R is for Resistant Starch, a type of carbohydrate which ‘resists’ digestion in the gut, and instead acts as a prebiotic. Prebiotics are food for the beneficial microbes that live in our gut. They are consumed by our gut microbes and can have a positive impact on the gut environment. Research even suggests they might even have positive impacts on bone health, as they promote calcium absorption. Foods rich in resistant starch include beans and lentils, greenish bananas, oats, cooked and cooled potatoes and pasta (think pasta and potato salads!).

S is for Stools - another name for poo! The Bristol Stool Chart shows the consistency and look of 7 different types of stools, which provide clues about what’s going on in your gut. Stool types 1 and 2 are pellet-shaped, which can indicate constipation. At the other end of the scale, types 6 and 7 are looser and contain more liquid, a sign that they have moved quickly through the gut, giving the large intestine little time to reabsorb the water. A ‘normal’ poop is around type 3-4, a smooth sausage shape which is pain free to pass. If you notice a change in your poop which lasts more than a week or two, chat with your G.P.    

T is for Transit Time - the length of time it takes from food to go from entry to exit! On average, it takes about 24-40 hours for the movement of food from mouth to bottom. Most of this time is spent in the colon or large intestine.

U is for Unique - each of us have a unique gut microbiome, which is shaped from birth. As yet, there’s no consensus as to what constitutes a healthy microbiome - it’s likely there’s a broad variation, but one thing scientists agree on is the importance of a diverse gut microbiome, because it means our microbes are more capable and resilient. One way to support this is through diet - ​​eating a diverse range of plant foods and plenty of fibre.

V is for Vagus Nerve This long wandering nerve connects your brain and gut. It helps to stimulate muscle contractions, facilitating the movement of food through the gut but it also sends messages from your gut microbes to your brain. Think of it like an information superhighway between brain and gut.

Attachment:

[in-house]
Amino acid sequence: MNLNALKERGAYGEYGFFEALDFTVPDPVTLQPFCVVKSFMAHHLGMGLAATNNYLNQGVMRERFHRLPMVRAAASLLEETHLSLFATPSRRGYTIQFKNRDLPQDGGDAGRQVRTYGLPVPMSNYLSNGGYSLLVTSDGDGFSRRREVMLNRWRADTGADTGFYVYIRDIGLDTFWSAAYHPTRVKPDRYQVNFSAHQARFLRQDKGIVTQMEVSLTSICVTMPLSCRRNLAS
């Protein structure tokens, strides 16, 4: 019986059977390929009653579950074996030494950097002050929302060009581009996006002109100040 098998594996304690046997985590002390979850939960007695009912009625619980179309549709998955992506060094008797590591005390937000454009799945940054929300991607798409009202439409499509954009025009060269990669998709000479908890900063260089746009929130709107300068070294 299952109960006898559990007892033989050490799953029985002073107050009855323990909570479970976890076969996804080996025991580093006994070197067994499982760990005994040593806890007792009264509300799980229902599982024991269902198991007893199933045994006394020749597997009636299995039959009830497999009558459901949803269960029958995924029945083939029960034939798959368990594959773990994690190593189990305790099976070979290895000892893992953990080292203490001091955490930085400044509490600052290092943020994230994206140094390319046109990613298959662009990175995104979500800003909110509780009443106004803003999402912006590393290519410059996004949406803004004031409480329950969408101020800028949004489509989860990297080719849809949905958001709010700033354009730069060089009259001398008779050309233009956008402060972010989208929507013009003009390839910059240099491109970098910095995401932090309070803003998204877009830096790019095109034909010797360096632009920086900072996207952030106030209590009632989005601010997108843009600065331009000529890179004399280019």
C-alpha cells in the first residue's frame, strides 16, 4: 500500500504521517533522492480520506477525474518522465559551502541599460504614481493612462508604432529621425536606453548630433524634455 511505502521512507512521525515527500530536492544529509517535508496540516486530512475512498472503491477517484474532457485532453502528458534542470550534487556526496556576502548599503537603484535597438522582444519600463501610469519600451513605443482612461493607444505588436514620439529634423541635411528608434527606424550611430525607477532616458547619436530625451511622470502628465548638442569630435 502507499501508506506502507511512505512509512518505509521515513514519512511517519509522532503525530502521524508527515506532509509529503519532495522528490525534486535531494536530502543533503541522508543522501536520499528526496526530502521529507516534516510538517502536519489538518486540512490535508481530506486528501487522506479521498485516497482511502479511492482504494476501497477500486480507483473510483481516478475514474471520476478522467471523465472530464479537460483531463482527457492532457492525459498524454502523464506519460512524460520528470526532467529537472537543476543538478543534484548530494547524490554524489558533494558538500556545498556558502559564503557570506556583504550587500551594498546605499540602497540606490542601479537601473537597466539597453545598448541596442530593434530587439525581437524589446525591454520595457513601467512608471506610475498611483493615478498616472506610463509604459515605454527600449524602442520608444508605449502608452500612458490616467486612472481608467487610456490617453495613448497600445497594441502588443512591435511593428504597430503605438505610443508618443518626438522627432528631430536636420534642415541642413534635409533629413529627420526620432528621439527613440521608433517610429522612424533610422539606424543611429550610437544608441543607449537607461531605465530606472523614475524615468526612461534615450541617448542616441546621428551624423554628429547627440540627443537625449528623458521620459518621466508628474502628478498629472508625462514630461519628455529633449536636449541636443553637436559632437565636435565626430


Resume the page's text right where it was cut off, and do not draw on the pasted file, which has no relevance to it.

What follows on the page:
W is for Wind We might feel embarrassed about farting, but wind is a normal healthy side effect of your gut microbes doing their thing. So, what’s a ‘normal’ amount of wind? One study of healthy volunteers found that the average body relieves itself of around 700ml of gas a day - primarily carbon dioxide and hydrogen, which is mostly generated in the large intestine by microbes. This equates to around 14-25 farts a day, which shouldn’t cause problems, although people with gut hypersensitivity (which is common in IBS) may be more sensitive to the sensations of gas. If your wind is really bad smelling or you find yourself feeling bloated over a prolonged period, chat with your G.P.

Y is for Yoghurt Made using lactic acid-producing bacteria (LAB) yoghurt is a fermented food. We’re still learning how fermented foods affect the gut, but several studies have linked fermented milk products like yoghurt with positive effects on gut health. Choose live yoghurt if you want one which still contains active cultures.

Z is for Zzzzz - and by that we mean sleep. Like most aspects of health, gut microbes seem to be influenced by sleep - with good quality sleep being associated with greater microbial diversity. We’re still learning more about this relationship but adopting habits to help you sleep well (avoiding alcohol before bed, limiting caffeine to the morning, dimming the lights an hour before you hit the hay and turning off your phone) is a smart thing to do.